—- Steve

  • As for the bio-psycho-social “reductionist” there are several independent factors playing together.

    For genetic predisposition in familiy members of alcoholics its better positive effect and / or less negative ones. FE needing less drinks to feal comfortable, slower alcohol-metabolism or faster aldehyd metabolism. A pre-dispositon for alcoholism is also a pre-disposition for health drinking.

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  • Mark Eccles

    “In physics, we use the same laws to explain why airplanes fly, and why they crash. In psychiatry, we use one set of laws to explain sane behaviour, which we attribute to reasons (choices), and another set of laws to explain
    insane behaviour, which we attribute to causes (diseases).” Szasz

    Vice and Virtue

    1 Lust Chastity

    2 Gluttony Temperance

    3 Greed Charity

    4 Sloth Diligence

    5 Wrath Patience

    6 Envy Kindness

    7 Pride Humility

    Before psychiatry there was sin and virtue, vice and virtue. We can’t have one without the other.

    “In our fervor to medicalize morals, we have transformed every sin but one into sickness.Anger(5), gluttony(2), lust(1), pride(7), sloth(4) are all the symptoms of mental diseases.Only lacking compassion (kindness 6) is still a sin.” wrote Thomas Szasz.

    Szasz missed the sins of Envy(6) and Greed(3)

  • stmccrea

    An excellent article! I don’t know why it isn’t obvious to all that such things as “oppositional defiant disorder” and “conduct disorder” and “disorder of written expression” are mere social constructs, and that the likelihood of a social construct that simply describes behavior we don’t like being consistently associated with specific genes is absurdly and vanishingly small. I think it mostly has to do with denial – we’d like to pretend that our society is perfect and that anyone who is unhappy or upset or unable to fit into those social institutions is “disordered” and needs “treatment” so they can decide to be happy with the status quo. To attribute “mental disorders” to trauma, stress, oppression, and inappropriate expectations means that the adults in power have to take responsibility for addressing these problems, and it’s a lot more convenient to blame those who aren’t willing or able to kowtow to the current regime.

  • youngcanoli

    Decriminalization/legalization is necessary, it needs to be backed up with public health announcements explaining exactly why it is needed. Its not in any way condoning the abuse of addictors, it is done bc the alternative, the drug war, has made things infinitely worse on almost every level, to include making all drugs abundantly available to any & all that wants them. We need to pull LE out of the drug biz – that will free up a lot of resources currently chasing their collective tails. When the laws create more harm and cause more damage than they prevent, its time to change the laws. The $1 TRILLION so-called war on drugs is a massive big government failure – on nearly every single level. Its way past time to put the cartels & black market drug dealers out of business. Mass incarceration has failed. We need the science of addiction causation to guide prevention, treatment, recovery & public policies. Otherwise, things will inexorably just continue to worsen & no progress will be made. Addiction causation research has continued to show that some people (suffering with addiction) have a “hypo-active endogenous opioid system.” This is the (real) brain disease, making addiction a symptom, not a disease itself. One disease, one pathology. Policy must be made reflecting addiction(s) as a health issue. The war on drugs is an apotheosis of the largest & longest war failure in history. It actually exposes our children to more harm & risk and does not protect them whatsoever. In all actuality, the war on drugs is nothing more than an international projection of a domestic psychosis, it is not the “great child protection act,” its actually the complete opposite. We need common sense harm reduction approaches desperately. MAT (medication assisted treatment) and HAT (heroin assisted treatment) must be available options. Of course, MJ should not be a sched drug at all.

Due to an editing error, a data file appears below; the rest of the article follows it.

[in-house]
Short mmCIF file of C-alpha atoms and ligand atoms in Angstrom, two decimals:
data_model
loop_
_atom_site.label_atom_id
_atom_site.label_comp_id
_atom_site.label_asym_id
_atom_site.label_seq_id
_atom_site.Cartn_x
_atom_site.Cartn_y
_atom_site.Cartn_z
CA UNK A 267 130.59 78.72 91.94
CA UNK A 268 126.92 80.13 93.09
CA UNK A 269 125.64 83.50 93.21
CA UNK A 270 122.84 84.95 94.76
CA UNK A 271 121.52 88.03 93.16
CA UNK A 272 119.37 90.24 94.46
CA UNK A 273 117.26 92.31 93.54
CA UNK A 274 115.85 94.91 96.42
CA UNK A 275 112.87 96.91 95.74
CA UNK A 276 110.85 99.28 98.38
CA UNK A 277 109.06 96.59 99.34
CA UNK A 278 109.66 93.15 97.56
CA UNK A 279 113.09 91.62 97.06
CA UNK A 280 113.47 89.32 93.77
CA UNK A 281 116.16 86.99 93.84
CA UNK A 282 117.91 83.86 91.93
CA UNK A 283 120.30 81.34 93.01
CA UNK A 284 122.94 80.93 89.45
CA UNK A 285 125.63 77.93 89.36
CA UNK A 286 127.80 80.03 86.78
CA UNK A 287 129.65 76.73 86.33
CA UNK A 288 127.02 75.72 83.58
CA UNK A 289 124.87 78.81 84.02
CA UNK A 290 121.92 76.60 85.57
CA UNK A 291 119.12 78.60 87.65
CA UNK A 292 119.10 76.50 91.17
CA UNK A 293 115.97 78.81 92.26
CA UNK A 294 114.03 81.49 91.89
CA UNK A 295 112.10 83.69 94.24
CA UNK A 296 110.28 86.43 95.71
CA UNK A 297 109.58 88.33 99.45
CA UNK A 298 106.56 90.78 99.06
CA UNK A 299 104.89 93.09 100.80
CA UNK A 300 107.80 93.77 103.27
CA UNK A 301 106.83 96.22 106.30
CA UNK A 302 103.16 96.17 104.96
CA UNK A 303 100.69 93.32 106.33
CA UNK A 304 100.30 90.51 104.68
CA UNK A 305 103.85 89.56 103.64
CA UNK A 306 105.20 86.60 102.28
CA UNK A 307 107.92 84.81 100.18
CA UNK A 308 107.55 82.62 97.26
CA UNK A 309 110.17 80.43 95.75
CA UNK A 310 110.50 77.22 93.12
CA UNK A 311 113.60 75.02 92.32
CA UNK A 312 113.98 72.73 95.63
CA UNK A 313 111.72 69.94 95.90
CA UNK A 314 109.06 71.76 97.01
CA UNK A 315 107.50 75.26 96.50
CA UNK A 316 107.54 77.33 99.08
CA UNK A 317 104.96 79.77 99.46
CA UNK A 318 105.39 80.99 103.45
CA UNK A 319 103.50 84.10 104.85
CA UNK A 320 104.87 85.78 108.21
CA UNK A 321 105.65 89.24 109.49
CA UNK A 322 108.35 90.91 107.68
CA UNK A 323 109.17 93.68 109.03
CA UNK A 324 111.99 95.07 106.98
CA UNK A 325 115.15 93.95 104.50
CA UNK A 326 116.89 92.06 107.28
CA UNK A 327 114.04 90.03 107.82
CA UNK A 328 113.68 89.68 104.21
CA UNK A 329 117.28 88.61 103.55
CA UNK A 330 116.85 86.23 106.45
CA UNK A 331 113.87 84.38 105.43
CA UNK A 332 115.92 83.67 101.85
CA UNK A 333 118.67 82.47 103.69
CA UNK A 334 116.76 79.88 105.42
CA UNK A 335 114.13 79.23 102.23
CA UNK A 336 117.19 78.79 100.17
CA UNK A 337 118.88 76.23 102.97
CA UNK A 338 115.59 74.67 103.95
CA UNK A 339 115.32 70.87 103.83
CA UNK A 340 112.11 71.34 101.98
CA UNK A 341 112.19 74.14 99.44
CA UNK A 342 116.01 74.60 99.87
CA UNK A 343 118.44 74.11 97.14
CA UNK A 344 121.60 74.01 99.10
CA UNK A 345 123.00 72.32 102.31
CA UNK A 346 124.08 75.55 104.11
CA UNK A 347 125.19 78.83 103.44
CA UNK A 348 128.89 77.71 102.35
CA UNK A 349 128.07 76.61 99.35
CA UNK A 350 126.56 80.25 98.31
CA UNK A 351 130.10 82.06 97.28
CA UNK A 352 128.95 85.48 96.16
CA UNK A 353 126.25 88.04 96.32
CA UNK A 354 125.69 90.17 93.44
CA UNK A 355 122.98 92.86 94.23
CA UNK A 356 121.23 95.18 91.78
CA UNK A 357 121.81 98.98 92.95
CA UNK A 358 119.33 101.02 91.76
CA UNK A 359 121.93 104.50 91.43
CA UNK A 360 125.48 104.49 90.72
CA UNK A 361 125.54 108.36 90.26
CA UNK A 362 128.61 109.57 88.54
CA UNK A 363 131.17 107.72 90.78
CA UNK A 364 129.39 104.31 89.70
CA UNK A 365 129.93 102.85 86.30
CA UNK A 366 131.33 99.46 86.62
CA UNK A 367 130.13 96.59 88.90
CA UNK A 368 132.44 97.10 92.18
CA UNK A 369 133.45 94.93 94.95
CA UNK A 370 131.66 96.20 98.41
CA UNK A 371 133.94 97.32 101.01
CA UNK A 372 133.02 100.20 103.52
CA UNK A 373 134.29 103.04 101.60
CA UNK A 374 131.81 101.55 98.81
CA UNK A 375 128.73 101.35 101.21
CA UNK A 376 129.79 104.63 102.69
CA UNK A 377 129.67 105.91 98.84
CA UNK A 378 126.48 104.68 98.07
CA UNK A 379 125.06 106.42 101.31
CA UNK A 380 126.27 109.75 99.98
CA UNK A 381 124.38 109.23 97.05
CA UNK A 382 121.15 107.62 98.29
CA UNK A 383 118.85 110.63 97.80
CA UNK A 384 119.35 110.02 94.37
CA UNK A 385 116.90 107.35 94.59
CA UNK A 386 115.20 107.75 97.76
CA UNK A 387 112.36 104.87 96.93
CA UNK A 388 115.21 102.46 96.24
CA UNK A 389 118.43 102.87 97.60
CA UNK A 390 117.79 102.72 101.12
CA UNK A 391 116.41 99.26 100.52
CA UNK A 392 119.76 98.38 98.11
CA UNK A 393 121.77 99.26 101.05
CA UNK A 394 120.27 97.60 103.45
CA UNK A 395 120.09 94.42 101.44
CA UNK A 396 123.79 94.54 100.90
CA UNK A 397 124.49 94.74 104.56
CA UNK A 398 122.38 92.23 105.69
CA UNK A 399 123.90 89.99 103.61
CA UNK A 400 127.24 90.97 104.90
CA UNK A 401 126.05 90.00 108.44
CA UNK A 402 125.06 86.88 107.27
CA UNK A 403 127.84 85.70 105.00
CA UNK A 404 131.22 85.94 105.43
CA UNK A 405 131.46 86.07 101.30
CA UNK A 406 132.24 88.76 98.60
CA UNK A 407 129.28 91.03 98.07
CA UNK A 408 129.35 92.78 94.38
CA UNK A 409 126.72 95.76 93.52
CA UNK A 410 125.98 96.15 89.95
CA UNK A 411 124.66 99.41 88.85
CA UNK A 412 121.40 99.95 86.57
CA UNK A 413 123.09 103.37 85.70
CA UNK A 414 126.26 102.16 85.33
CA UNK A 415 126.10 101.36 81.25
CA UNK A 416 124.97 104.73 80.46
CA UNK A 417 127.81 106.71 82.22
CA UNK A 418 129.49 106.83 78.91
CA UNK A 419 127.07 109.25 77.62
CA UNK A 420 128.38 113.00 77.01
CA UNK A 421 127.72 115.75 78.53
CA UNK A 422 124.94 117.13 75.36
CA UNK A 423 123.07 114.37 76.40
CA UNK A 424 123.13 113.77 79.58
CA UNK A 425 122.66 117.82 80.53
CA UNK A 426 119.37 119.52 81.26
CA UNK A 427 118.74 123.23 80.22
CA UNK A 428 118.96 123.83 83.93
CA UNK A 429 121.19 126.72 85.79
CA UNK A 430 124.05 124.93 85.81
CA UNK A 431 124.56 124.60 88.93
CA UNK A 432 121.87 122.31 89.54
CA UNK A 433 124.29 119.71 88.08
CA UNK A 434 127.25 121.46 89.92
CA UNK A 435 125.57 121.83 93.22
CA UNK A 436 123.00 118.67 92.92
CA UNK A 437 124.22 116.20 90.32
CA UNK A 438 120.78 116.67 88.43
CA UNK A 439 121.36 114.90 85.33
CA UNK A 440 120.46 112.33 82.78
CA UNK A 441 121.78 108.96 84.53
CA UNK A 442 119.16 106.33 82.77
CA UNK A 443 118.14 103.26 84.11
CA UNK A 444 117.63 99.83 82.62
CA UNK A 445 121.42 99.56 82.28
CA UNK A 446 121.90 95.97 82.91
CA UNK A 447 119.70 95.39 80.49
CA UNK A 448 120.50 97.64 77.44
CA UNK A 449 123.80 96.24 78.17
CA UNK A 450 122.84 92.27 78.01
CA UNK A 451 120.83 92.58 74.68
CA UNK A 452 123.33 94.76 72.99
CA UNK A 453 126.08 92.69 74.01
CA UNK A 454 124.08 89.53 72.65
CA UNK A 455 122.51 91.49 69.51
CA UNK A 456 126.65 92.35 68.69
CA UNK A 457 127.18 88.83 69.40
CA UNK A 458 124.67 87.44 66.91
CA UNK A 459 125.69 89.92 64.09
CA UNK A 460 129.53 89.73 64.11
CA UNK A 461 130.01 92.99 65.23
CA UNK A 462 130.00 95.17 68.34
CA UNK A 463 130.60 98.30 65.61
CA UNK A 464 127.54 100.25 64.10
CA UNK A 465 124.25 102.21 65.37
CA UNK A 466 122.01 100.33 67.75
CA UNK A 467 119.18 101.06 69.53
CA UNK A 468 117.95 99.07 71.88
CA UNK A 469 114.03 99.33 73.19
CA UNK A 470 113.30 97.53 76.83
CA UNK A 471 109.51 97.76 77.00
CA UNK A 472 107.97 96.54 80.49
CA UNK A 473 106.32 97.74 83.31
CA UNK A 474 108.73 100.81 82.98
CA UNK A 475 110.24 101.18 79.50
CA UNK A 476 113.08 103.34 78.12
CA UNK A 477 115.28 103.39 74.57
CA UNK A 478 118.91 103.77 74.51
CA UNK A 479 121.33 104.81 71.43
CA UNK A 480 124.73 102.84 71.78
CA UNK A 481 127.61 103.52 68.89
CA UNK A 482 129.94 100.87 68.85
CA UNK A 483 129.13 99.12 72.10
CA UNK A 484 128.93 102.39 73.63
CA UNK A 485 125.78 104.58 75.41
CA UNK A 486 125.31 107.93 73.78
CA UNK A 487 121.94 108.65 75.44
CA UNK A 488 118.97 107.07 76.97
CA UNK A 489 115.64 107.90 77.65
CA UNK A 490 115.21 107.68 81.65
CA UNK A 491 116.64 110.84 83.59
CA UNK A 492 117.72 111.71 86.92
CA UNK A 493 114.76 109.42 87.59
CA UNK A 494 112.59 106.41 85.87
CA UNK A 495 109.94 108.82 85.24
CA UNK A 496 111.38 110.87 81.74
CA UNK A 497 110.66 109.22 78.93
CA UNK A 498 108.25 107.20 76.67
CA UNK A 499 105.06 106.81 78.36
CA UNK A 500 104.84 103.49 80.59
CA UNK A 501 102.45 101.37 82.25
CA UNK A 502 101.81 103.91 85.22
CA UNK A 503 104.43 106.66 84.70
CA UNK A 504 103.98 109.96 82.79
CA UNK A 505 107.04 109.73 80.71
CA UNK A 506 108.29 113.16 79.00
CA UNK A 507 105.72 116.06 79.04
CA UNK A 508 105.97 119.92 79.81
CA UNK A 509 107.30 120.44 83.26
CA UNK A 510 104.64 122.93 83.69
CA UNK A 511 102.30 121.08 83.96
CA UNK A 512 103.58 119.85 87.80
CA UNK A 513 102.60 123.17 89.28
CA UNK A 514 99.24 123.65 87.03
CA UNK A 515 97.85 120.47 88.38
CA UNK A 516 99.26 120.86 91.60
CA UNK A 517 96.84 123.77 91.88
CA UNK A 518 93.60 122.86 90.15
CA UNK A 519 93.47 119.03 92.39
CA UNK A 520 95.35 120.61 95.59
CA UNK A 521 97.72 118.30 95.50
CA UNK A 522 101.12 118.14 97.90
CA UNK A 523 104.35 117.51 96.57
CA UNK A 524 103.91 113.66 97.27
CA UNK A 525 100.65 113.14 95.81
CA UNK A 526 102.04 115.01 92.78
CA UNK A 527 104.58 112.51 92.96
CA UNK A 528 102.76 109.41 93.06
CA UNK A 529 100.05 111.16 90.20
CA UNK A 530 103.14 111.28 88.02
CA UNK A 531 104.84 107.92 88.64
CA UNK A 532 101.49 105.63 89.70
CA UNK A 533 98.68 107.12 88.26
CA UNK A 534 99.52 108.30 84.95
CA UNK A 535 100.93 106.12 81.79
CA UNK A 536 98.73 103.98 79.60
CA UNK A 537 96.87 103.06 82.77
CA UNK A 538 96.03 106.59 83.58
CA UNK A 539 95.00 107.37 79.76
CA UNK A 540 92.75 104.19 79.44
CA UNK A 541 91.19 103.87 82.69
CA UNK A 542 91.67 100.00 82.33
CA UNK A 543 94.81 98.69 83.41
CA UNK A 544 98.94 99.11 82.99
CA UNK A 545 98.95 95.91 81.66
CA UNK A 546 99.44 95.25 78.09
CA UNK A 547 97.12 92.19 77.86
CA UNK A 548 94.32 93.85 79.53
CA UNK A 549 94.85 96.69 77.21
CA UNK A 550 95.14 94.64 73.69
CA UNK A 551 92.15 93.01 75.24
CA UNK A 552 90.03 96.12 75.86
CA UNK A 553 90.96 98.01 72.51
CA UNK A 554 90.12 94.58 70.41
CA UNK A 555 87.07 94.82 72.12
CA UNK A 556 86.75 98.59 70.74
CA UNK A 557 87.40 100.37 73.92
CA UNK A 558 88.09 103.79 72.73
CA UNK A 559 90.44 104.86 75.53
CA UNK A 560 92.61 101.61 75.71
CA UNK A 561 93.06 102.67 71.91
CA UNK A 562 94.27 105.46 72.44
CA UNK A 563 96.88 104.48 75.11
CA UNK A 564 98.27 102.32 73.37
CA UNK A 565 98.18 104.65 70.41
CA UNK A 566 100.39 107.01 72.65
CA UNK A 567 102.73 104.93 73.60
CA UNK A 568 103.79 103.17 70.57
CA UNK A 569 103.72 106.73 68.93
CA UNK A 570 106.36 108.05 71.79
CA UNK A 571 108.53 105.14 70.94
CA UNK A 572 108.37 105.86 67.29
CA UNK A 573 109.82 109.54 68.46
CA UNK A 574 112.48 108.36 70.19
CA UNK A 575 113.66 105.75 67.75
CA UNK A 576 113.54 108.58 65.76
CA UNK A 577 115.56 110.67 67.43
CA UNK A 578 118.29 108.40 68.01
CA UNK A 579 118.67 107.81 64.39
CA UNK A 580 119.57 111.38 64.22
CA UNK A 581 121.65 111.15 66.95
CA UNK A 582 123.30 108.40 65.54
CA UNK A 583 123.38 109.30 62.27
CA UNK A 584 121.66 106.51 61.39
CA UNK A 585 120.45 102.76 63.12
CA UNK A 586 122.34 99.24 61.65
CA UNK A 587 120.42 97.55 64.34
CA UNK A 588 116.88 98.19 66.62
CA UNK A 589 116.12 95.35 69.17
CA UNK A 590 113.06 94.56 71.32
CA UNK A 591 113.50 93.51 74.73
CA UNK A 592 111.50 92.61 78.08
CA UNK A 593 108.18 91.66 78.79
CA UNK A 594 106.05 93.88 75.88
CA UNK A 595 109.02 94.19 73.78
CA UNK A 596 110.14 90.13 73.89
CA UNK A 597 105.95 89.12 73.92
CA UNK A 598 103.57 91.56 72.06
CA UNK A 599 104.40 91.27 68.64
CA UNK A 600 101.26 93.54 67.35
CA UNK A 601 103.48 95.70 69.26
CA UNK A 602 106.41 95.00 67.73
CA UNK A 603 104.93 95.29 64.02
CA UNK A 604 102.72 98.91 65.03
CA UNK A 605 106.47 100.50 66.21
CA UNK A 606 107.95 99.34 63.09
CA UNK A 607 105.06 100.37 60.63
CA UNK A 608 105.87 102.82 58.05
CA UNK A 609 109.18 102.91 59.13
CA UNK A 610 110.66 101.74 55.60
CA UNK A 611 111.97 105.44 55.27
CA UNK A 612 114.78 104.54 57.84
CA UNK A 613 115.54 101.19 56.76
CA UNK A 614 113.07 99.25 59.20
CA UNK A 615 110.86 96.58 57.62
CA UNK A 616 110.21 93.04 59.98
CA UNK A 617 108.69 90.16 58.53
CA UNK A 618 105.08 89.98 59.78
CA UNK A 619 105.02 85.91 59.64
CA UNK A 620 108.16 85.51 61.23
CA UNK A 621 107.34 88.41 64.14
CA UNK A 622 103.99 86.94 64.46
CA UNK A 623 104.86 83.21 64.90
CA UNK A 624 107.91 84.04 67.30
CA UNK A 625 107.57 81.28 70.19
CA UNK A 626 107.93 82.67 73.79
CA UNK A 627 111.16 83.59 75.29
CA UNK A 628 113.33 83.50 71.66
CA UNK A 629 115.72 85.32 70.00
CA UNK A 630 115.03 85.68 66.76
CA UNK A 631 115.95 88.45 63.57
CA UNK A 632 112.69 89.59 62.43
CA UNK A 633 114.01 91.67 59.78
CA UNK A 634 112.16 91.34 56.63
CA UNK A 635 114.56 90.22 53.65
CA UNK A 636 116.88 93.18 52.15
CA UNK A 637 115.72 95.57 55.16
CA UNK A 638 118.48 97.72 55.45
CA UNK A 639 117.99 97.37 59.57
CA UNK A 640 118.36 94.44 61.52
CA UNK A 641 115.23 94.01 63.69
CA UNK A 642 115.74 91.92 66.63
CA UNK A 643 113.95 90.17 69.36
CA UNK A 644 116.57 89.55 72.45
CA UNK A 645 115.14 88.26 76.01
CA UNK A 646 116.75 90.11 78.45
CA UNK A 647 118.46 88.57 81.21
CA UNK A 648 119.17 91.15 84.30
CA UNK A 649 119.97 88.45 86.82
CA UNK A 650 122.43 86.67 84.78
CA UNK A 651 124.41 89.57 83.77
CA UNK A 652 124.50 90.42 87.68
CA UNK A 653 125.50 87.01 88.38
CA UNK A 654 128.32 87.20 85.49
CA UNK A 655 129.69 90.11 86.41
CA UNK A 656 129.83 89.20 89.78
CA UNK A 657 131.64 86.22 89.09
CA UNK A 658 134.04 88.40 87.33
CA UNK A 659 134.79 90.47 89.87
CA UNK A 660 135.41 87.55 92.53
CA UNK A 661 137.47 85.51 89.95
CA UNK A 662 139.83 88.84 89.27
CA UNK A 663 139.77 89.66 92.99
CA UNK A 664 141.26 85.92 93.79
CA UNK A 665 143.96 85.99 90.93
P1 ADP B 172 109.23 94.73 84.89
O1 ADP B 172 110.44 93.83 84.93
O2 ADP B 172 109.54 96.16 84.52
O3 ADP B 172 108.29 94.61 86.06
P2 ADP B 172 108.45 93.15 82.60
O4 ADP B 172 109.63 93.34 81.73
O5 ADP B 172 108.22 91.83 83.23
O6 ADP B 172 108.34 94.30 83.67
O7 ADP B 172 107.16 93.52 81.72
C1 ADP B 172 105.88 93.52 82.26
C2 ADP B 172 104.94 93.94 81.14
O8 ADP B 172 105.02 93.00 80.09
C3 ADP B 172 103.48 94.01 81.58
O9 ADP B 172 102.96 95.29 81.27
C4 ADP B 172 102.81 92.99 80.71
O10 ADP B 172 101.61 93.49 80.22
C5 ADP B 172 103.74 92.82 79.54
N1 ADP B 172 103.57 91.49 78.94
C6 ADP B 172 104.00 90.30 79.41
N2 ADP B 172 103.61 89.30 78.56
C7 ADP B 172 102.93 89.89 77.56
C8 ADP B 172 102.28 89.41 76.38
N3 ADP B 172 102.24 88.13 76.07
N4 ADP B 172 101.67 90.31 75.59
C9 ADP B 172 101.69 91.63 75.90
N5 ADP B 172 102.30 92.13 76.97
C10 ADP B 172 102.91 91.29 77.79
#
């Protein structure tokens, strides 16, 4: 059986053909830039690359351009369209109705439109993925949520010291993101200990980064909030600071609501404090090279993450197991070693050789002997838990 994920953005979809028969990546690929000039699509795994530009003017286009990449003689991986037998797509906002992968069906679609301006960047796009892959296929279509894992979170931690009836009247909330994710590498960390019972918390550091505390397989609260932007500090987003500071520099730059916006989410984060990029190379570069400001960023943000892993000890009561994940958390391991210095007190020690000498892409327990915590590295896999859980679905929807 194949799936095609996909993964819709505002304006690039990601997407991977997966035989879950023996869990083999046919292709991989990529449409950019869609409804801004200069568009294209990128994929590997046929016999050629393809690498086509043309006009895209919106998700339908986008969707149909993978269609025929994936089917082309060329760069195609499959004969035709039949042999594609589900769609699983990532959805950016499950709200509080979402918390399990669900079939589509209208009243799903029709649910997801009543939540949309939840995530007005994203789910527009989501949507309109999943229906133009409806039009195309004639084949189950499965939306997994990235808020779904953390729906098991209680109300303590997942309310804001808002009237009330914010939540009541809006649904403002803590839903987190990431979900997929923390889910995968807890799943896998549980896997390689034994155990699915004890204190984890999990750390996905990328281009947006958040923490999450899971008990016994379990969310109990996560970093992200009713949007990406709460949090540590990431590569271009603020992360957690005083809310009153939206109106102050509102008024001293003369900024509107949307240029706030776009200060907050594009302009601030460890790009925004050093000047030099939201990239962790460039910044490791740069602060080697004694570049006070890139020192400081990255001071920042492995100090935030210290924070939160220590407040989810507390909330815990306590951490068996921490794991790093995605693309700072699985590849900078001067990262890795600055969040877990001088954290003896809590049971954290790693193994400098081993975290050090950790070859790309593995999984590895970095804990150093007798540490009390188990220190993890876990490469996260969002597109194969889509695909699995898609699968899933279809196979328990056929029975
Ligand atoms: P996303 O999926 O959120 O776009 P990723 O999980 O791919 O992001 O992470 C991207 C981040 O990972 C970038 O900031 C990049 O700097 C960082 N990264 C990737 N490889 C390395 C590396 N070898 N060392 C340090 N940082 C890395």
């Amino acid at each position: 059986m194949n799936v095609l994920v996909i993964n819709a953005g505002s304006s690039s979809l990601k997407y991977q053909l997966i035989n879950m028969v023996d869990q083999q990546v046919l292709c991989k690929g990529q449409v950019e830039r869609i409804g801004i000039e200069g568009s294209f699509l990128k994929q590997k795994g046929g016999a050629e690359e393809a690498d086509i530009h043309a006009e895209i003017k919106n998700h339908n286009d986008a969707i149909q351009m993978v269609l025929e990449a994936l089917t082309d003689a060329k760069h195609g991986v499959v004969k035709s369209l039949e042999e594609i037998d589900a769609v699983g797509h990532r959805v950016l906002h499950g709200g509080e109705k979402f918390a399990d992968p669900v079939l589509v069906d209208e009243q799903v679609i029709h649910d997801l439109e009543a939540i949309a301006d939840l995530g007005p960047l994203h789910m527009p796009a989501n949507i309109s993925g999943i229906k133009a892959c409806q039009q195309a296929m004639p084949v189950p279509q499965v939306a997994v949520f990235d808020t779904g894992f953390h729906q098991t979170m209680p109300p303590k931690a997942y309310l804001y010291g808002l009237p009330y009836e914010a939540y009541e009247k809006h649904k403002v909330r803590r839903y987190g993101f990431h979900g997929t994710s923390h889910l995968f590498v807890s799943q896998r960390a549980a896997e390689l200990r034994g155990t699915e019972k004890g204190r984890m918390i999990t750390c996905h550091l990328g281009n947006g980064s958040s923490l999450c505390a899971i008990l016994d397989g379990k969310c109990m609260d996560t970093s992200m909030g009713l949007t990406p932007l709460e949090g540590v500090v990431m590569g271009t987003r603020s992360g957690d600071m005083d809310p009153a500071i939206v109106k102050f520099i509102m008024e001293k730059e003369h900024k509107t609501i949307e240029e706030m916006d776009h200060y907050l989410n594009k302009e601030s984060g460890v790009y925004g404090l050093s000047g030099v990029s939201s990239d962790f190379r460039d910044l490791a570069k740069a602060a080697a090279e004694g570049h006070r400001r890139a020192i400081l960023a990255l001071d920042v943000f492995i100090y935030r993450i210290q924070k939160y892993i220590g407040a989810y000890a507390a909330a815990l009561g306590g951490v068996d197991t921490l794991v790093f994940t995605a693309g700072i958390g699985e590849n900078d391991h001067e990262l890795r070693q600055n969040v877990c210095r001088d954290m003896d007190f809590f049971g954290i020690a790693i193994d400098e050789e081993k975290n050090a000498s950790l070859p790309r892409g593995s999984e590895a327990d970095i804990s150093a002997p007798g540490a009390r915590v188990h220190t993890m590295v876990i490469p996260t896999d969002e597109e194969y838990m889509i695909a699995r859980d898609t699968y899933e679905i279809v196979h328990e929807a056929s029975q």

“Prohibition goes beyond the bounds of reason in that it attempts to control a man’s appetite by legislation and makes a crime out of things that are not crimes. A prohibition law strikes a blow at the very principles upon which our government was founded.”

  • youngcanoli

    1. Prader Willi
    2. Epigenetics